I’ve managed a bit of a rescue in that I picked up a return ticket for the Friday evening, which means I’m going to be heading to Manchester on a morning train, arriving lunchtime and getting the joy of spending a few hours in the company of Adam, before catching a train back up to Glasgow at around 5pm.

Assuming, of course, that I get a negative test in advance.  Fingers and toes are crossed.

What it does mean is that there are two tickets for Haines/Buck at Hebden Bridge going spare for this coming Friday if anyone out there is able to make use of them…..just drop me an email to the usual address.

There’s a few lines from a song buzzing around my head just now:-

mp3: Basement Jaxx – Red Alert

And I’m gutted to be missing out on hearing songs from an album, bought around the time I retired from working back in 2020, and whose promotional tour has had as much bad luck as my efforts to have a well-attended leaving-do:-

mp3 : Luke Haines and Peter Buck – Beat Poetry For The Survivalist




A while back, I briefly had a series of posts looking at singers/bands who, in my opinion, had at one time had it, only to lose it.   I dropped the series after maybe two or three editions as it was causing more grief and hassle than it was worth, with folk coming in via the comments section and getting tetchy and/or angry.  Differences of opinion are all fine and well across the TVV community, but I’m never comfortable when hostilities break out.

In saying all that, I run the risk of flak with today’s offering.  It’s not the first time the song has been featured on this or the old blog, but it is the first time since I decided to splash out on the 30th Anniversary vinyl edition of Achtung Baby, which hit the shops in November 2021.

I really liked early U2, getting along to see them play live in front of packed and enthusiastic audiences in medium-sized venues in Glasgow – one night at the long-closed Tiffany’s on Sauchiehall Street will live long in the memory just for the fact it remains one of the hottest and sweatiest shows I’ve ever attended.  I didn’t like late 80s-era U2, with The Joshua Tree being everything I detested about middle-aged rock music, seemingly being made by a band that had grown old before its time.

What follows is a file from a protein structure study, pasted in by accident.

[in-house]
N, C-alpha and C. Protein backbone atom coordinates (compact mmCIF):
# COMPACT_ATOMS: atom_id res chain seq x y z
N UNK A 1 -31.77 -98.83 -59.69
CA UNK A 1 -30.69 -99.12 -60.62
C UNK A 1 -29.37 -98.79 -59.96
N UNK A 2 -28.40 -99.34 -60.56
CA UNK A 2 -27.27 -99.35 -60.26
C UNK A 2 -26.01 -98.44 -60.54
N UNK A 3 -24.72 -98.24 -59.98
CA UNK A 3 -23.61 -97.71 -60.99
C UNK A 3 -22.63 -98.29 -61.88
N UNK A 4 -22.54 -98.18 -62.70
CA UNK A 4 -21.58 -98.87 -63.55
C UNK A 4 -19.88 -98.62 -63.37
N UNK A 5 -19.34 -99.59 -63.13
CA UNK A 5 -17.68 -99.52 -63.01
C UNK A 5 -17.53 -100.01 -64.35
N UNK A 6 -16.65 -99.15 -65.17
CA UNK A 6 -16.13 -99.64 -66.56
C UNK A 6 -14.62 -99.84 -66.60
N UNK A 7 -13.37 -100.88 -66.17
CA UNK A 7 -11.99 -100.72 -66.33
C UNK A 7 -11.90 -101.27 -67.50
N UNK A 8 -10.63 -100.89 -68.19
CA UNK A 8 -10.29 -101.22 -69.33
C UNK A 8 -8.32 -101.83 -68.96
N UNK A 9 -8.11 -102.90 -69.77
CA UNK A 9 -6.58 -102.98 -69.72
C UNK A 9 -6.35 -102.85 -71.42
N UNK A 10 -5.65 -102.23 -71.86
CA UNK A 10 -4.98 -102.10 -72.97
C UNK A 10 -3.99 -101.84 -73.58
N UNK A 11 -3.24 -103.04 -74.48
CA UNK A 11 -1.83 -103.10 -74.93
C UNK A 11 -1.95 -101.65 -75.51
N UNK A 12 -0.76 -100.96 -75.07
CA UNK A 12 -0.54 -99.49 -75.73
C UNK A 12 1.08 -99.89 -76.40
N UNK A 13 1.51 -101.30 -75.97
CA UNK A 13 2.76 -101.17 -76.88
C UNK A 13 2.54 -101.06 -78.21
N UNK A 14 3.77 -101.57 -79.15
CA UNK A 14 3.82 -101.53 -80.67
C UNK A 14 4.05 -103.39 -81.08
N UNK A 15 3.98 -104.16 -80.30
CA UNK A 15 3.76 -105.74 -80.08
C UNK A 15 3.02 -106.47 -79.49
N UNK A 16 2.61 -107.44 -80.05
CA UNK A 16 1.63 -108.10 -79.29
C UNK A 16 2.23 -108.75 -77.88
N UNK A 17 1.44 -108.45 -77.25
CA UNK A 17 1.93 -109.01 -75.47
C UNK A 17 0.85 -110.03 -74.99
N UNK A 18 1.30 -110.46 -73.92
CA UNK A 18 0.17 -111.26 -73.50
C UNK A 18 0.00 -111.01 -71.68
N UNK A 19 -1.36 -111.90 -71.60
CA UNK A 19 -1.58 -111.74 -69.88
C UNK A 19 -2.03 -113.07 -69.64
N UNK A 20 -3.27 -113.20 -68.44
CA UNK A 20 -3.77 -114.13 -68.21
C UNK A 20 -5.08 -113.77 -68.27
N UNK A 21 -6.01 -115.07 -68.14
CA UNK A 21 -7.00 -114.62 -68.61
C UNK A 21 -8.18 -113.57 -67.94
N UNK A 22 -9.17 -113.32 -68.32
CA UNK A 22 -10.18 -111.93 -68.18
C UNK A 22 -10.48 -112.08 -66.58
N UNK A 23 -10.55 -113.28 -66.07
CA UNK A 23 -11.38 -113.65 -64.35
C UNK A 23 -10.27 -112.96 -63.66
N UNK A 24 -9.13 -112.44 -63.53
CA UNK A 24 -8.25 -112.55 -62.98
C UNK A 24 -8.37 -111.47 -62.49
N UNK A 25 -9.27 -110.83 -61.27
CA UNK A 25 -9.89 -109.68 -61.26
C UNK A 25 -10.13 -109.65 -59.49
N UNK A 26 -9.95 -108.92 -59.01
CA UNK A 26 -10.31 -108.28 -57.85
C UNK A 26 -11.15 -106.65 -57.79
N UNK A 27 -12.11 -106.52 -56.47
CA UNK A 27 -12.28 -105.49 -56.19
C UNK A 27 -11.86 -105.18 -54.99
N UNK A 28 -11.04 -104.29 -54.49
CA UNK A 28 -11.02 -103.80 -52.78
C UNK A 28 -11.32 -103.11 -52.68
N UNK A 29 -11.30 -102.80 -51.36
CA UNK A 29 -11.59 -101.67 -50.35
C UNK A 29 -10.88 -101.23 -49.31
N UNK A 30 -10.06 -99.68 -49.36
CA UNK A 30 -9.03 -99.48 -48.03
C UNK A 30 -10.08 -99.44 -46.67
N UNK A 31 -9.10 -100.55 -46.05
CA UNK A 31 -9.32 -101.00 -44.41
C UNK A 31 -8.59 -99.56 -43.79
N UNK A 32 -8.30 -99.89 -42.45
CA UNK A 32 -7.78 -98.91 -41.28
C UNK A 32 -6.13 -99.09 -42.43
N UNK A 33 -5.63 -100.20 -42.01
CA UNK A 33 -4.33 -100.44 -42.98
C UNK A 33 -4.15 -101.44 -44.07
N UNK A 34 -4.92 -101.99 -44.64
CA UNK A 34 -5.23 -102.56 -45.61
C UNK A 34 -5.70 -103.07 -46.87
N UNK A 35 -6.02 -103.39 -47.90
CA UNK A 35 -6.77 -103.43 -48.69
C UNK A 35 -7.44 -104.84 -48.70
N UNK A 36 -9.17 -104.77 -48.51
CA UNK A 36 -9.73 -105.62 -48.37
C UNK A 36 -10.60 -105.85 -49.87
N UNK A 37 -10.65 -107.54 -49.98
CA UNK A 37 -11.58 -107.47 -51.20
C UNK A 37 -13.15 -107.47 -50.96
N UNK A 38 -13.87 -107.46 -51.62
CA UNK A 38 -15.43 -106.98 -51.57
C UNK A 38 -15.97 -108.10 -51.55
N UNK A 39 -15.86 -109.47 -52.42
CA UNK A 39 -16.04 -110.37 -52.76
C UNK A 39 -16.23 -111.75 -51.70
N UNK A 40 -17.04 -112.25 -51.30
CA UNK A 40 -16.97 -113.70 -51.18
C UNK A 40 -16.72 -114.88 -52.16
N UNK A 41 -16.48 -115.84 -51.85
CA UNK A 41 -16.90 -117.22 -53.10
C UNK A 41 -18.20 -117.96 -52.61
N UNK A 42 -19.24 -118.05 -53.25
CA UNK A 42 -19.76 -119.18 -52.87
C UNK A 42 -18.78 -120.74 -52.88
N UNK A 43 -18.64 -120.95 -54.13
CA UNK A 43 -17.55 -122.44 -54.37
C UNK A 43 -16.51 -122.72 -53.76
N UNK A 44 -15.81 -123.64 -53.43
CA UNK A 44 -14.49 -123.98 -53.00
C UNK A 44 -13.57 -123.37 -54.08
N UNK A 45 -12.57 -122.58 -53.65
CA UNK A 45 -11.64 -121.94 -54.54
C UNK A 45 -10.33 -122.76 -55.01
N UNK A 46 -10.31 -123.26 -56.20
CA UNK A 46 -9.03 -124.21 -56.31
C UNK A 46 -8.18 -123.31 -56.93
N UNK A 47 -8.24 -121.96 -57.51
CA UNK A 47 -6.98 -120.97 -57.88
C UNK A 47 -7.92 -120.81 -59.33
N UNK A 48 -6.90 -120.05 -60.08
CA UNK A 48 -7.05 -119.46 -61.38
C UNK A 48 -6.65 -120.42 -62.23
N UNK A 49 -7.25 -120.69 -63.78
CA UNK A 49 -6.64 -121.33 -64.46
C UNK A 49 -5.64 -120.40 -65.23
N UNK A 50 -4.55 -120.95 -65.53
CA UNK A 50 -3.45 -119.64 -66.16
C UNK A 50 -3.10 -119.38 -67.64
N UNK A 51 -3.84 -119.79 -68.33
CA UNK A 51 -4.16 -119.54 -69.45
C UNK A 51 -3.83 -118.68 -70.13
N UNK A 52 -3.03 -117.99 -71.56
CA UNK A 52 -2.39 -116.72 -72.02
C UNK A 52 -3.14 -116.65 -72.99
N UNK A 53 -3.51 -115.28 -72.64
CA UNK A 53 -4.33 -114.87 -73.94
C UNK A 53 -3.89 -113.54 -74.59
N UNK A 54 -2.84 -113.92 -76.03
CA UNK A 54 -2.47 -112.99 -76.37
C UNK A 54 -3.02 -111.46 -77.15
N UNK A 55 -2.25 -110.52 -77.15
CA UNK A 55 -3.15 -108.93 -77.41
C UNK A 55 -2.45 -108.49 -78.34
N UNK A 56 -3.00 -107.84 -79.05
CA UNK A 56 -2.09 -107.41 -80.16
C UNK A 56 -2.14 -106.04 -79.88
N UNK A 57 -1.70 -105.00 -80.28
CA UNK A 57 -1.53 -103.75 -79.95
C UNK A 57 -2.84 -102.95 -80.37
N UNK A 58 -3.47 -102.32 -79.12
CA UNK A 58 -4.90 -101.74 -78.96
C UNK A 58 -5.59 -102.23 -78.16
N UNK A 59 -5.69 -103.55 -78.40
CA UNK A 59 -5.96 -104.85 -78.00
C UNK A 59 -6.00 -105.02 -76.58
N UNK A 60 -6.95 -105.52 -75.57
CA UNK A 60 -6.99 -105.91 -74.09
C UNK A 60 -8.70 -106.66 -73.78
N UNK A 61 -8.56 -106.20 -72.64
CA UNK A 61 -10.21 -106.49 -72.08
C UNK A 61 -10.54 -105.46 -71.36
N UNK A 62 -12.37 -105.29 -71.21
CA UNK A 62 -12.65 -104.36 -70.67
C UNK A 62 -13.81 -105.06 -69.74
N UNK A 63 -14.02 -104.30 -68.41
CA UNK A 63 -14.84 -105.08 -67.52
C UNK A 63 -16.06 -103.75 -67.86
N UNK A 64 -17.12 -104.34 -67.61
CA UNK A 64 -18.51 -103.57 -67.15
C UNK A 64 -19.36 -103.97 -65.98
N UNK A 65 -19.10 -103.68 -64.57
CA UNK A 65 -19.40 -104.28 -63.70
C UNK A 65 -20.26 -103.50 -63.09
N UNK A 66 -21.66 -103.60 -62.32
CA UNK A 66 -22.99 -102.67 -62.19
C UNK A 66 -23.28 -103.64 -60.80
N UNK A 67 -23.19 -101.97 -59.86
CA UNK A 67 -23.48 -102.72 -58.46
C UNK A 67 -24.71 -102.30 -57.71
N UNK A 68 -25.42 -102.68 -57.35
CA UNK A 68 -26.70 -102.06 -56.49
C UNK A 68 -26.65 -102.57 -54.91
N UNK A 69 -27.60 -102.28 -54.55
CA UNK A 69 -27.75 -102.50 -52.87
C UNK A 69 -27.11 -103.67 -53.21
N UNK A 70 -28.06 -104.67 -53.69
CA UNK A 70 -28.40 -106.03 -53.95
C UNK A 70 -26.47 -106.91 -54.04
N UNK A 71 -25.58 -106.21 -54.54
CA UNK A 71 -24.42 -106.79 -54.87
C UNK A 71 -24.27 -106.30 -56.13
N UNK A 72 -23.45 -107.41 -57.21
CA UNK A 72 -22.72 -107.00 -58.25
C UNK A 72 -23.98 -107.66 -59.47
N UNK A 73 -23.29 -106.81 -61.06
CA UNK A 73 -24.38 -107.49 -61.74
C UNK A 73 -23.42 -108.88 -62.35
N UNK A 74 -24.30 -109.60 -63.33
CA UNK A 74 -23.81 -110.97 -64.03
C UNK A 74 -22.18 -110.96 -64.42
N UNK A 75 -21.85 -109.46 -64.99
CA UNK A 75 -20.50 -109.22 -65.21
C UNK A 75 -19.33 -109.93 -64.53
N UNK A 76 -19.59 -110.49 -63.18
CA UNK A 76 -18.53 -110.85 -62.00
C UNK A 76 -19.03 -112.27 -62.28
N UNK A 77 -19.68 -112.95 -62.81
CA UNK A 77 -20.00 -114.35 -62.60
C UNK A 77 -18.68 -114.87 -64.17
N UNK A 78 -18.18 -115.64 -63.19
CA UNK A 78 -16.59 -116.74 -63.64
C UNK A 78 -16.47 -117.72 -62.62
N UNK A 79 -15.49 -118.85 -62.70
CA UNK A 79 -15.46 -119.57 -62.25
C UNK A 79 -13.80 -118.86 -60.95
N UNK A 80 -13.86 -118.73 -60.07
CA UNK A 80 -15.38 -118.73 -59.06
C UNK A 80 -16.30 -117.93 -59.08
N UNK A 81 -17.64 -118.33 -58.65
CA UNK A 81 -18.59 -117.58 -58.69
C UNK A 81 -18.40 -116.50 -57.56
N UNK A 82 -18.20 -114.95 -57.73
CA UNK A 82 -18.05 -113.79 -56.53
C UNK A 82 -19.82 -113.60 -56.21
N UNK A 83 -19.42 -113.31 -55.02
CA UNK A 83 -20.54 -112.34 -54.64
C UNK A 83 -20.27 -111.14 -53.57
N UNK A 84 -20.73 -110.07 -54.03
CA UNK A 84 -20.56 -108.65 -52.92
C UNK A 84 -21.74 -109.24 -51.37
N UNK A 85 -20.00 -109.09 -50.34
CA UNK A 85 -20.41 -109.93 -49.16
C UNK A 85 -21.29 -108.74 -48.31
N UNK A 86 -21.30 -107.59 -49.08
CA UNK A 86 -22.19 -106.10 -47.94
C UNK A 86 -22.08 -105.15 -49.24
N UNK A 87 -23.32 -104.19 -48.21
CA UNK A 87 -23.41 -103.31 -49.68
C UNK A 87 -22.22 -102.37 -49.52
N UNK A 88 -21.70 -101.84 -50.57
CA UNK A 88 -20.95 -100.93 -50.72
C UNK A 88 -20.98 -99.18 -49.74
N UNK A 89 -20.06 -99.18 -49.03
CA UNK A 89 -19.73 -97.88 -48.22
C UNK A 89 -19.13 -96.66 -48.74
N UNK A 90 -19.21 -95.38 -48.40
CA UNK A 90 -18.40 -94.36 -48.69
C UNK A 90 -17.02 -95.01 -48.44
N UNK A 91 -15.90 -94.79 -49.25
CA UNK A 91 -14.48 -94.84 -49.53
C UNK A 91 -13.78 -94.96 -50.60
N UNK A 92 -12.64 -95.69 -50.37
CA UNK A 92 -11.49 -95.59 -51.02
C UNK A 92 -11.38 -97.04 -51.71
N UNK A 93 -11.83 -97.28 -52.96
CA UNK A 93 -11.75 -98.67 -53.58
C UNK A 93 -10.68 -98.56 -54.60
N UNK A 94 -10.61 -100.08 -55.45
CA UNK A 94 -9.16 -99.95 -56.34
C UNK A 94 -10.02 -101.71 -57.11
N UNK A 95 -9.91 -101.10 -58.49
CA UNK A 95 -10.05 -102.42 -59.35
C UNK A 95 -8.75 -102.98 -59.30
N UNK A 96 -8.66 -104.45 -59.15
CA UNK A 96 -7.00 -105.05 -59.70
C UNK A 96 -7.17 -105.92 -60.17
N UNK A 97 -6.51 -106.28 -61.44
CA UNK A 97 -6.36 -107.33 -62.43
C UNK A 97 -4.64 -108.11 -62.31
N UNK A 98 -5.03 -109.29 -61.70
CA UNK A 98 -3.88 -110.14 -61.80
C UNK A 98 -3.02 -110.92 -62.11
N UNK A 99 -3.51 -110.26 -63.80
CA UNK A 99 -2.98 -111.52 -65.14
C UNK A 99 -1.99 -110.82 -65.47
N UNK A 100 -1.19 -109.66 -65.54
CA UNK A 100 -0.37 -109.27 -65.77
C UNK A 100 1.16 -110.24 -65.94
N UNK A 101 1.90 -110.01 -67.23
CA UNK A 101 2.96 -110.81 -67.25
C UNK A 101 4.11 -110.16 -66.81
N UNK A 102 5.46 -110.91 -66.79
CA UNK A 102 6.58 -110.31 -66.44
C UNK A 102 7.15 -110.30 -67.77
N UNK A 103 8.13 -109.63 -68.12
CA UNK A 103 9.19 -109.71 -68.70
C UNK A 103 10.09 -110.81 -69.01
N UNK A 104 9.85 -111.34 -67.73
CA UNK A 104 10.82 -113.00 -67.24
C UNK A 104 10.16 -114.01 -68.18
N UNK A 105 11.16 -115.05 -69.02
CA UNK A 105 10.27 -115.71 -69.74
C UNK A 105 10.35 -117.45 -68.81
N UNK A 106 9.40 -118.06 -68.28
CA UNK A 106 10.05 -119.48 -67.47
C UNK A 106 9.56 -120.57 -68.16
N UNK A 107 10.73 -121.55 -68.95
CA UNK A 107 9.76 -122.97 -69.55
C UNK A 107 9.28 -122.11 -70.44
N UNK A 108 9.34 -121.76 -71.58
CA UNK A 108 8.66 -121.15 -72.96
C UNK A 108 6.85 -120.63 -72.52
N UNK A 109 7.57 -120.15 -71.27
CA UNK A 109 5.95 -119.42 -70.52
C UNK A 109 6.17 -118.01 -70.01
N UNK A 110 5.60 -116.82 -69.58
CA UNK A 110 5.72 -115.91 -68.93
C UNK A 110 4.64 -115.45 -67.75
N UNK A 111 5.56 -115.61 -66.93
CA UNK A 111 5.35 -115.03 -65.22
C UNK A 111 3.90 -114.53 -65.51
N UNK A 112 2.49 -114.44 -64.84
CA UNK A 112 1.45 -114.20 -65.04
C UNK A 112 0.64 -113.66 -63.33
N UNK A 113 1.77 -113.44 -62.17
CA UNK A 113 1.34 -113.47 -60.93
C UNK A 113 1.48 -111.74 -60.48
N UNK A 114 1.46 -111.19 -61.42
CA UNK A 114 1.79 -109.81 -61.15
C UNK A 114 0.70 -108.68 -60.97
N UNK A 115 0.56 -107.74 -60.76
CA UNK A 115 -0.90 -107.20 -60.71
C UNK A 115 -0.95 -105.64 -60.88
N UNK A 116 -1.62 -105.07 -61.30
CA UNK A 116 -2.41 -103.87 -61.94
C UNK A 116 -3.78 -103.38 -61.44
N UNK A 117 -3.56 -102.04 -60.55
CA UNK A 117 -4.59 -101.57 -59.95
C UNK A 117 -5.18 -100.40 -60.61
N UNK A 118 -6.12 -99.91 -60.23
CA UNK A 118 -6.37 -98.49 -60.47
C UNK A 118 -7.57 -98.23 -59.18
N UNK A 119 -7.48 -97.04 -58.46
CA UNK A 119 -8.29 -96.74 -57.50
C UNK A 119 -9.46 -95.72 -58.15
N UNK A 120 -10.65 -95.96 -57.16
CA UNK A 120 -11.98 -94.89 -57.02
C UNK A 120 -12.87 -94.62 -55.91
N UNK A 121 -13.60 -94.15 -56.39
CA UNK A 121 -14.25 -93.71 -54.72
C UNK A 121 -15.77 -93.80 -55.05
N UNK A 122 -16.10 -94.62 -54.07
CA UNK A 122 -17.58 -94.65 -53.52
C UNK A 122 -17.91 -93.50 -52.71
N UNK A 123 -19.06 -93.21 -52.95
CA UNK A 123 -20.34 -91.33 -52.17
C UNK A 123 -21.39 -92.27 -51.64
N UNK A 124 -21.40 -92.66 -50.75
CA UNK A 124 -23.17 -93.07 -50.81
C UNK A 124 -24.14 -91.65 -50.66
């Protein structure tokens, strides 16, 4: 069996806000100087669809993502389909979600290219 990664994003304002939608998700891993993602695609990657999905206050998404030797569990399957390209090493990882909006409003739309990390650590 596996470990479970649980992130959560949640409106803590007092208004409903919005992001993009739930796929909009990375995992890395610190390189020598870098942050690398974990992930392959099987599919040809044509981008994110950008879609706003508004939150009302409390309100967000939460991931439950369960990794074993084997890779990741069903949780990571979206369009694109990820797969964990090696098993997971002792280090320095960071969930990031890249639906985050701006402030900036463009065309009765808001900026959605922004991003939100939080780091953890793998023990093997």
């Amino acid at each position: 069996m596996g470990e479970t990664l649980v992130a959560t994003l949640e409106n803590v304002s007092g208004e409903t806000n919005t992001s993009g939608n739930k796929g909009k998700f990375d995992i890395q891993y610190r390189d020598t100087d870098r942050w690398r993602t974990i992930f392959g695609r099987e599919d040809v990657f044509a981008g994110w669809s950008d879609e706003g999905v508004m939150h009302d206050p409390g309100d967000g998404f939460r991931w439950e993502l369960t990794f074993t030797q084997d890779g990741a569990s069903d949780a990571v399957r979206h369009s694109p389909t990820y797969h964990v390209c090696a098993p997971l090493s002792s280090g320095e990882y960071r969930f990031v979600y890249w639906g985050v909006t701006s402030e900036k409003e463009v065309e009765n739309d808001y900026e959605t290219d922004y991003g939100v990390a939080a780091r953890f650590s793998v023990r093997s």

I first heard The Fly on the radio.  It would have been a week or so before it was released as a single in October 1991, when it was played one evening on Radio 1.  I was quite stunned by it as it was, to coin the cliché, a million miles away from what I had been expecting. Bono has since said that the song was the sound of four men chopping down The Joshua Tree, such was the extent of the departure from the album which had won them millions of fans the world over.  I bought the single on CD and a few weeks later, I went out and bought the album, again on CD.  My thoughts were, and they remain the same today, that the album wasn’t perfect as it still had a couple of dodgy MOR moments, but for the most part it was a fine return to form.

The fact I bought the vinyl some 30 years later is a sad indictment of the reality that, despite what I think are my best efforts, I am very susceptible to the sales pitches of the music industry.

No matter that I accepted I didn’t play Achtung Baby all that much, and when I did I’d skip through some of the tracks, I really ‘needed’ to take home the vinyl records and hear The Fly in all its remastered glory via the needle hitting the groove.

I’m glad I did as it sounded great.  Made me feel as if I was again in my late 20s…..those were the days.

mp3: U2 – The Fly

Feel free to disagree.  I won’t mind.